Introduction to the RED Award. 5pm-6pm. Palmer 1.08
Register your attendance.

Reading Film Theatre – Screening ‘Where The Owl Sleeps’ (15) + Q&A with Márcia Derraik. 7.45pm-10pm. Palmer Building.
Click here to purchase your tickets.



Education Studies Annual Lecture ‘Inside the Beast; The Politics and law of Education’. The University of Reading’s Vice-Chancellor, Sir David Bell, will reflect on his experience of being the Permanent Secretary at the Department for Education and Her Majesty’s Chief Inspector of Schools to provide an insider’s account of where power really lies in our education system. 6pm start. Lo22, G01, London Road Campus.
Register your attendance.

Reading Internship Scheme introductory session. 1pm-2pm. Carrington 101.
Find out more here.

Reading Film Theatre – Screening ‘Menashe’ (U). 8pm-10pm. Palmer Building.
Purchase your tickets today.



UROP information session. 1pm-2pm. Carrington 201.
Click here for more details.



Spring Term Week 6 Survey


Take a look and complete the final Week 6 Survey of the year. Your feedback is vital to ensuring that you have the best experience at university.

Complete the survey here.

RUSU’s 3Sixty set for refurbishment

Popular Whiteknights campus nightclub 3Sixty Is getting its own refurbishment, with upgrades set to improve audio and visual equipment, accessibility and décor.   


As part of Reading University Students’ Union (RUSU), the 3sixty refurbishment will see upgrades to the club’s key features, including cutting-edge audio/visual systems, better access and general improvements to facilities and décor.

The project is subject to planning permission at this stage, with the University looking to invest almost £2.9m into improving the club’s facilities. Though funded through the University’s 2026: TRANSFORM capital investment programme, the project is very much steered by RUSU, who have involved students in the designing of the project from its beginning.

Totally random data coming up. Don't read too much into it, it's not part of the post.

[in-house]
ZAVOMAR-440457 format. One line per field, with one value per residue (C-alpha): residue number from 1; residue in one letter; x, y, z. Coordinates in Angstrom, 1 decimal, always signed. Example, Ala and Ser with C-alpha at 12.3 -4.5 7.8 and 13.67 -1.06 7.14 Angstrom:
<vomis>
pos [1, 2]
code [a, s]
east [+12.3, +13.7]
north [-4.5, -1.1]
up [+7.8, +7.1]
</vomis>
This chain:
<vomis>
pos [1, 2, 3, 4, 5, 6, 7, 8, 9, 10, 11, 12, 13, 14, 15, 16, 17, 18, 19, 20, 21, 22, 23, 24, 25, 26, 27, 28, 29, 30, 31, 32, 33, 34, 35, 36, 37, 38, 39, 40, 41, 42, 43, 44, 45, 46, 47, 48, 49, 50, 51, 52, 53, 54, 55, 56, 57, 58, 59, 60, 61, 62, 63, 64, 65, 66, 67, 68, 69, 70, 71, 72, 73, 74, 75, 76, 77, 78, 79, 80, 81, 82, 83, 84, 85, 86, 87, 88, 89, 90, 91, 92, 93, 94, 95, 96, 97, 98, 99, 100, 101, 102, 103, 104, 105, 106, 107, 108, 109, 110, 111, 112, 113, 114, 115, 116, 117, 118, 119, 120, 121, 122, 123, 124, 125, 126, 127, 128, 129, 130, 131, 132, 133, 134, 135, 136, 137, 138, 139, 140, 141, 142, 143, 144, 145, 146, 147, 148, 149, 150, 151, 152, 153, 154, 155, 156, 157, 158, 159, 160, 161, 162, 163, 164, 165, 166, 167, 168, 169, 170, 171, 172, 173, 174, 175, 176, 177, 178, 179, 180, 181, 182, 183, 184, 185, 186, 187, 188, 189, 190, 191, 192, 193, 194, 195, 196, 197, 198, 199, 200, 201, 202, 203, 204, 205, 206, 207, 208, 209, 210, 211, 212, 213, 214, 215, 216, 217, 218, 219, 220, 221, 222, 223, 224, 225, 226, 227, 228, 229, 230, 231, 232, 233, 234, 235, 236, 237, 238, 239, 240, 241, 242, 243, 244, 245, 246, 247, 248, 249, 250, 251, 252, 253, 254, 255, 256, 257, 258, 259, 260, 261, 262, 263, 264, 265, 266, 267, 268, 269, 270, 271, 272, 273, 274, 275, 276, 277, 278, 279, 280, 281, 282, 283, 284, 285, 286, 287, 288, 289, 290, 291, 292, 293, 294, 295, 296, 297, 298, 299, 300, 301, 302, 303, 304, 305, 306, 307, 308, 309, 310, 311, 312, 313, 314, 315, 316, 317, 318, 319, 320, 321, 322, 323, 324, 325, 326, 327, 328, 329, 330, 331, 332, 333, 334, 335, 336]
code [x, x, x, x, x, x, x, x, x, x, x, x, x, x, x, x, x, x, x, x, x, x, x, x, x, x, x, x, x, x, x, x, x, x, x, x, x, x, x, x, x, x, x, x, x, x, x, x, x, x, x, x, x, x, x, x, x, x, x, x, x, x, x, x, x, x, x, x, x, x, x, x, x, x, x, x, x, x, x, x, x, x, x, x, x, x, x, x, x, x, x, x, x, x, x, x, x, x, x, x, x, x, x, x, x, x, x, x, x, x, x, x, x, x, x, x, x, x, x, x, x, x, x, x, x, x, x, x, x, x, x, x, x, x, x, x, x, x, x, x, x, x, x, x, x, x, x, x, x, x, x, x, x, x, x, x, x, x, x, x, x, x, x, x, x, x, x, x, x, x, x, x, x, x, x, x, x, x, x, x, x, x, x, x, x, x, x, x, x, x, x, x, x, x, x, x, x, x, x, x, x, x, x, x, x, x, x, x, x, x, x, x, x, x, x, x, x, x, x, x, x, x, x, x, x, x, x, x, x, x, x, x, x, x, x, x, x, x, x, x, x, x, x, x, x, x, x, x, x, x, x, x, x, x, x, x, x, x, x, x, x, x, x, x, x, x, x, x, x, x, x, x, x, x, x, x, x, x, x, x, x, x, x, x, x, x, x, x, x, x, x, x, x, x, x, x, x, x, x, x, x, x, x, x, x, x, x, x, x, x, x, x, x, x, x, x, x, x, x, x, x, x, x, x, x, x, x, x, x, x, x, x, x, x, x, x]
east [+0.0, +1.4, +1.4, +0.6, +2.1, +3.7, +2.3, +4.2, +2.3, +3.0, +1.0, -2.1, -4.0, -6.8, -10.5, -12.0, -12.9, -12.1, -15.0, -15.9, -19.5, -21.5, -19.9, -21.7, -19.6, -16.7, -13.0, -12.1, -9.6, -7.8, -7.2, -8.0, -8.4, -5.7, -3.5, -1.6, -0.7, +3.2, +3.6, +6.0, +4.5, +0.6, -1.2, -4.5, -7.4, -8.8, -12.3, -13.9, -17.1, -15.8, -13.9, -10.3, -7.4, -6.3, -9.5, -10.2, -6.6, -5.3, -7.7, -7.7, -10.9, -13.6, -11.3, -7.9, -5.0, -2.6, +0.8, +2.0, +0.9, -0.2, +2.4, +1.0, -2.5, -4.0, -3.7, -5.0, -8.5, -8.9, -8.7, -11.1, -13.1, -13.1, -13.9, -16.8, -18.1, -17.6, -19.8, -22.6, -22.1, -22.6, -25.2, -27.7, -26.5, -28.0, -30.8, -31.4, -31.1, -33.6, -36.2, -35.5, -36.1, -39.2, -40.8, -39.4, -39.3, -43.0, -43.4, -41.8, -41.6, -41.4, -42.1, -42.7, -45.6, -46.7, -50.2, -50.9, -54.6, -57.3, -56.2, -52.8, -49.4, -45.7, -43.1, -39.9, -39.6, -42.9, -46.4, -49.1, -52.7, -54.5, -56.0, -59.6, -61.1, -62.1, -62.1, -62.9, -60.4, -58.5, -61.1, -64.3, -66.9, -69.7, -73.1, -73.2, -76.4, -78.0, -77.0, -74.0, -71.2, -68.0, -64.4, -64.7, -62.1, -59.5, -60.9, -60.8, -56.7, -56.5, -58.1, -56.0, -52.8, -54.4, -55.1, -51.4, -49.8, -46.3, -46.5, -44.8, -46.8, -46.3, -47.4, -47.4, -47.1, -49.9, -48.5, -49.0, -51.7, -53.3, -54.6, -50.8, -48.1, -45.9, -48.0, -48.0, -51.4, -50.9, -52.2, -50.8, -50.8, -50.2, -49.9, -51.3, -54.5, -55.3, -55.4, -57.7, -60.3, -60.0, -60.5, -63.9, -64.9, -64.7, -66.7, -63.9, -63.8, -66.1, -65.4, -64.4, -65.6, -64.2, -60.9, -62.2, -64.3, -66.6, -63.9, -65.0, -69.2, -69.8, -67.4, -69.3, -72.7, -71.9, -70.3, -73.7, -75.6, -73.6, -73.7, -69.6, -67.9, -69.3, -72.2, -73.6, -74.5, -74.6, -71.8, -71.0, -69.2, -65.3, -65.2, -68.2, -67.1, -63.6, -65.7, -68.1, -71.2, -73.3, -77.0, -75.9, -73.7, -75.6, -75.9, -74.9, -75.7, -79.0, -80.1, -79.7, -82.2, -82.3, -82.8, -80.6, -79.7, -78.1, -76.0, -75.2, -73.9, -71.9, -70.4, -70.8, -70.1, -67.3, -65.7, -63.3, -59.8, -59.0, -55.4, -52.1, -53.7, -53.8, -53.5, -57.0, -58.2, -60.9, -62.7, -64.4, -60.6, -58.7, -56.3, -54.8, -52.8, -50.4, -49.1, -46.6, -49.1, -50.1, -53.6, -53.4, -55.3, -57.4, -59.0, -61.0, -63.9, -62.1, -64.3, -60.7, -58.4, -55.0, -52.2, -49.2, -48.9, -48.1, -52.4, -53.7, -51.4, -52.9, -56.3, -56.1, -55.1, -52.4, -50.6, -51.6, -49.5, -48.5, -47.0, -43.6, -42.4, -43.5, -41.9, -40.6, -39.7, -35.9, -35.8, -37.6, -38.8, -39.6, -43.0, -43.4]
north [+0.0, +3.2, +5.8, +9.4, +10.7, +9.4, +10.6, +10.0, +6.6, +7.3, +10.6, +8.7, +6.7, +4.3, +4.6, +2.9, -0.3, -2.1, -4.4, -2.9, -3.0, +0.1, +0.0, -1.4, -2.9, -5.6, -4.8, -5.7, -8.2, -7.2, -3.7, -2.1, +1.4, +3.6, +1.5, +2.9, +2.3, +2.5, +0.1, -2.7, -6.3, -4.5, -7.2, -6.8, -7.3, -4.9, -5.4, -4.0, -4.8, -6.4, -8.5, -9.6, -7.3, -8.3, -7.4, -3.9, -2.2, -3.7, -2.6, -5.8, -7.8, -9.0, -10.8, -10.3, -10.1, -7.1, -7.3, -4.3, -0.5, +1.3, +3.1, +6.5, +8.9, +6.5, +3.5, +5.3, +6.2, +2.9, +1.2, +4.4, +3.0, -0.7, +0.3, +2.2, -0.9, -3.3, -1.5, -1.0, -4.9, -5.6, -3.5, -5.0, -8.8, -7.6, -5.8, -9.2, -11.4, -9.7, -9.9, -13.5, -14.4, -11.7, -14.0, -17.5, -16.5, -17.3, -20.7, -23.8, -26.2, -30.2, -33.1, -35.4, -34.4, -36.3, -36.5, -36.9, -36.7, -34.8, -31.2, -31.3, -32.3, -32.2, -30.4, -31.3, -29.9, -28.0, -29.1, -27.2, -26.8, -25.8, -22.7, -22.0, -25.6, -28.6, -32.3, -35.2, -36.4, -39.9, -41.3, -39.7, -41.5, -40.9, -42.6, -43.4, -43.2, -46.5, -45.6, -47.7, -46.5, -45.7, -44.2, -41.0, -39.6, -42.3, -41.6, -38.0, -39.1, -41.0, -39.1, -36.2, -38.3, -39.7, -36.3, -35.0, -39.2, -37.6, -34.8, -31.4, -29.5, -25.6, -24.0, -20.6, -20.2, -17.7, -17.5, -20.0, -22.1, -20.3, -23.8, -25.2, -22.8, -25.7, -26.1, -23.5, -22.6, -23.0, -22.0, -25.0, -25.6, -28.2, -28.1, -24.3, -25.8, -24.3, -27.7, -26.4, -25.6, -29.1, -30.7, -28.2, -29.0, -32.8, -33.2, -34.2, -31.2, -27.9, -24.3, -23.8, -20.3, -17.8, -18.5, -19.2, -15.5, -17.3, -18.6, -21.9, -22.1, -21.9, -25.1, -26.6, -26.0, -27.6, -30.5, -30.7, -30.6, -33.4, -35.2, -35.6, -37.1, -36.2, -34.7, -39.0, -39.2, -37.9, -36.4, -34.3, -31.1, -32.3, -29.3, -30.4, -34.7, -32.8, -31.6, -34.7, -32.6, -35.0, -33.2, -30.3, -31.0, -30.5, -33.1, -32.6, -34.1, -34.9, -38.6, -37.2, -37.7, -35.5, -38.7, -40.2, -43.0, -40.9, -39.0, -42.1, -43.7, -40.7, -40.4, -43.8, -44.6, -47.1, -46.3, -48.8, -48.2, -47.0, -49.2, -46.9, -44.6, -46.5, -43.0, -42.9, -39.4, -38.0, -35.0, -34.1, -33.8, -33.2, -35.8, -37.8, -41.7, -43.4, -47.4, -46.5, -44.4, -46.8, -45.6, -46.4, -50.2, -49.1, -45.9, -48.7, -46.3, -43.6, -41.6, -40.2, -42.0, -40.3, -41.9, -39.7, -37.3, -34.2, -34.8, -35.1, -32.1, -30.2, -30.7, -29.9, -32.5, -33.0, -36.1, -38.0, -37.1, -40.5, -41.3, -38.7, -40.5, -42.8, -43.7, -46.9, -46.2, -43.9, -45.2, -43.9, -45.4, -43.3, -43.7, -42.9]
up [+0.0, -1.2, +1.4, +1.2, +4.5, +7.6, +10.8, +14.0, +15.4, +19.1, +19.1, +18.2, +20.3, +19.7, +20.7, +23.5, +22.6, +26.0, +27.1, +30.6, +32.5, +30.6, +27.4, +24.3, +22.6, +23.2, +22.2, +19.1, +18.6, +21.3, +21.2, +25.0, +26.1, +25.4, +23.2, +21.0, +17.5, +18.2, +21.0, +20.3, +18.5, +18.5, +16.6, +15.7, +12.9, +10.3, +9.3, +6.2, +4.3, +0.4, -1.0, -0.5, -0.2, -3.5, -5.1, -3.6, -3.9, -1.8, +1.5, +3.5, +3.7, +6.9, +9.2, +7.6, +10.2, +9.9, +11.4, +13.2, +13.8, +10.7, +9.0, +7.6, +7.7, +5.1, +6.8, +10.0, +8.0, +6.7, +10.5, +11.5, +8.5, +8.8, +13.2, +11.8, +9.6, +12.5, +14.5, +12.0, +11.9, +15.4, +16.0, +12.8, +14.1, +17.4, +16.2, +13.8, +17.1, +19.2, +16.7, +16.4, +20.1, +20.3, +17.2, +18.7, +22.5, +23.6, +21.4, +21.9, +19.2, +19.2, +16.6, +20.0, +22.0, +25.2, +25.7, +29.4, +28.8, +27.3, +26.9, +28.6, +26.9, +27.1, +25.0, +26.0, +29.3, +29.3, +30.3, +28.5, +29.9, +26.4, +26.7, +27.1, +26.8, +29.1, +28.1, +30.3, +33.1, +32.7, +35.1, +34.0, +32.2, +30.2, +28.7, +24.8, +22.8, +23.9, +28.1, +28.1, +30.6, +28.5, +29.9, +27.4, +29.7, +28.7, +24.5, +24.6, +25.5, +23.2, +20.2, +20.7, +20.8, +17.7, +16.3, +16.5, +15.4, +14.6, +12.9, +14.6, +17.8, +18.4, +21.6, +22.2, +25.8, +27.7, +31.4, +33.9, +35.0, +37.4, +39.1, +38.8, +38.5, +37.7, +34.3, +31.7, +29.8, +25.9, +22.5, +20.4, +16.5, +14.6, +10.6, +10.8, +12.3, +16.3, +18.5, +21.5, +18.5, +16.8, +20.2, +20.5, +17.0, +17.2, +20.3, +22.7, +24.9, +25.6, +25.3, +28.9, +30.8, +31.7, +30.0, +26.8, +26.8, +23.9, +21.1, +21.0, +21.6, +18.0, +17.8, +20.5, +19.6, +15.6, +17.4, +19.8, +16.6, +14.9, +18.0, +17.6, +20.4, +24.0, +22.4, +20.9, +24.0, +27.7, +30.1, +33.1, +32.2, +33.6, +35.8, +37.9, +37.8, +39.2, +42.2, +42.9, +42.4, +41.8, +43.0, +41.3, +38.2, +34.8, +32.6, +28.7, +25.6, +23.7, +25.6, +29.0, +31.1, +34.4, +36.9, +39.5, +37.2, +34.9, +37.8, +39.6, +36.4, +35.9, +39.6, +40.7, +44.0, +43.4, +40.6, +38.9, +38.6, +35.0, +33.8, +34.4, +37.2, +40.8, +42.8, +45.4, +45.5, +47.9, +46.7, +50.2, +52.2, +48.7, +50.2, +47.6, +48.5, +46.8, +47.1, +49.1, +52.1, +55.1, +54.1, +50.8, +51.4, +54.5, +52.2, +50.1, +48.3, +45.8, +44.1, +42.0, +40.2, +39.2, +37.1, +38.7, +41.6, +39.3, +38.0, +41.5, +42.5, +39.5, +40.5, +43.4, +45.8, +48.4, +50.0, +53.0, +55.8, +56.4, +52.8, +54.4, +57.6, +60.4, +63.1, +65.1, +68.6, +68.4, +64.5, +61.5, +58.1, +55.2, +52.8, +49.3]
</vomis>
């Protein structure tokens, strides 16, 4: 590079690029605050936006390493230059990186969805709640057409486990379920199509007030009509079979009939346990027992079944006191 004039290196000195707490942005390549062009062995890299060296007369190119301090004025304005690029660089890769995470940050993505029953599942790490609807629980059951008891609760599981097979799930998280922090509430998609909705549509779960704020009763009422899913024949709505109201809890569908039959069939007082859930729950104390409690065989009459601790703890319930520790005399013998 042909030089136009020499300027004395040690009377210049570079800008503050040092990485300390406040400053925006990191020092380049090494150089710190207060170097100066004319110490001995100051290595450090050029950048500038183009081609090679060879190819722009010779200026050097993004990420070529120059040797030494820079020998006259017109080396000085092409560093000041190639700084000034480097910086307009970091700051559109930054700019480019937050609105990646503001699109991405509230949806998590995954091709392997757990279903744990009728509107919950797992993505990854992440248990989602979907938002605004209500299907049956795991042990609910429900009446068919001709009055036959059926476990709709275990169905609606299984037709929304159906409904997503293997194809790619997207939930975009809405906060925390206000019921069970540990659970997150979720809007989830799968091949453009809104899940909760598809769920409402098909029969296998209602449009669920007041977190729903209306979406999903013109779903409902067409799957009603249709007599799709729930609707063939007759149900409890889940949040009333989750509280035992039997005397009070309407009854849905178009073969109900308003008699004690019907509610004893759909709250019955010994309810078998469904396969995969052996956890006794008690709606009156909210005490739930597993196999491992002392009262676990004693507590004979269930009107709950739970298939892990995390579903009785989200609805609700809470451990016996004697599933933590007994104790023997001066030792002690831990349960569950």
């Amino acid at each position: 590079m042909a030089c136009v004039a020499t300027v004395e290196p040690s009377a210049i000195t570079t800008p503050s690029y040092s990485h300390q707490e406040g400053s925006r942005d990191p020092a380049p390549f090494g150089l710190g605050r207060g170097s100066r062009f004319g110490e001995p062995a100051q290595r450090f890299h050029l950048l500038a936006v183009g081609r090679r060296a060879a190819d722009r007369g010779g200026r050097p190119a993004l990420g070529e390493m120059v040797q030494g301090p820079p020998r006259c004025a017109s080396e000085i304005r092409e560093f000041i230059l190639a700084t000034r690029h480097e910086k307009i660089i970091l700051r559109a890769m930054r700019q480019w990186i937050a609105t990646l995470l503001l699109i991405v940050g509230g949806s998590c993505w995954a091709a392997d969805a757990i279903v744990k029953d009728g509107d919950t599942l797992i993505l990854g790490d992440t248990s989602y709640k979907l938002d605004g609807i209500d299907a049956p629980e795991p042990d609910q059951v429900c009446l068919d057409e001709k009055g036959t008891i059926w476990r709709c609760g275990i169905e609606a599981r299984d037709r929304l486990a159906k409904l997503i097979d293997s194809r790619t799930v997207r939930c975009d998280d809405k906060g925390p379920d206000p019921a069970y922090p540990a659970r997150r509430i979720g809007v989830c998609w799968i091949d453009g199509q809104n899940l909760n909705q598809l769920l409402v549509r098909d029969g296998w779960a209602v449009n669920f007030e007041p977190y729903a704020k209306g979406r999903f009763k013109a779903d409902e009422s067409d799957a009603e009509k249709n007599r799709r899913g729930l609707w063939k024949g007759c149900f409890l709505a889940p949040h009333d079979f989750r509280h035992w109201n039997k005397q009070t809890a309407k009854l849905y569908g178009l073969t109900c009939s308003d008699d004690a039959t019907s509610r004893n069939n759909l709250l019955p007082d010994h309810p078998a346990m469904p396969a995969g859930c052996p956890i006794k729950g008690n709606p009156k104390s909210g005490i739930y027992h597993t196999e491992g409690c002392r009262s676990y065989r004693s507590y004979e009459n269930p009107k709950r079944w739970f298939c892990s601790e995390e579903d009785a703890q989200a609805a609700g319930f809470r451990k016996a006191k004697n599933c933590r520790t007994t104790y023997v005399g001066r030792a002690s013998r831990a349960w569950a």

Work is due to start in late March, after the end of the spring term, and is due for completion by the start of the next academic year.

The nature of the work taking place means that 3Sixty will close during the refurbishment – however, Mojo’s Bar, Café Mondial and Monterey Lounge will all remain open and will host many of the events already planned for the summer, including regular Wednesday and Saturday Union nights. The Graduation Ball on 18 May and Summer Ball on 9 June will both go ahead as planned.

Details of upcoming RUSU events are available on RUSU’s events page and 2018 events calendar.

Tristan Spencer, President of RUSU, said:

“We are delighted to be developing our nightclub for the benefit of our membership. We look forward to opening an improved area next academic year, which will provide students with a better club experience, more function space for our sports/societies, and improved access and safety.”

We will keep you updated as the refurbishment progresses over the coming months.

Student Volunteering Week – Make Your Hours Count

The National Student Volunteering Week will be taking place from the week beginning Monday 19th February. This week celebrates the contribution and impact of student volunteers and encourage even more students to get involved.

Volunteering is an excellent way to help you make the most of your University experience and whether you have a few hours to spare in the week or only have time to give at the weekends, there will always be a wide range of volunteering opportunities available.

These could range from one-off events through to those with a longer term commitment and Employers will view volunteering as just as valuable as paid work… which means that it will be as equally valid on your CV.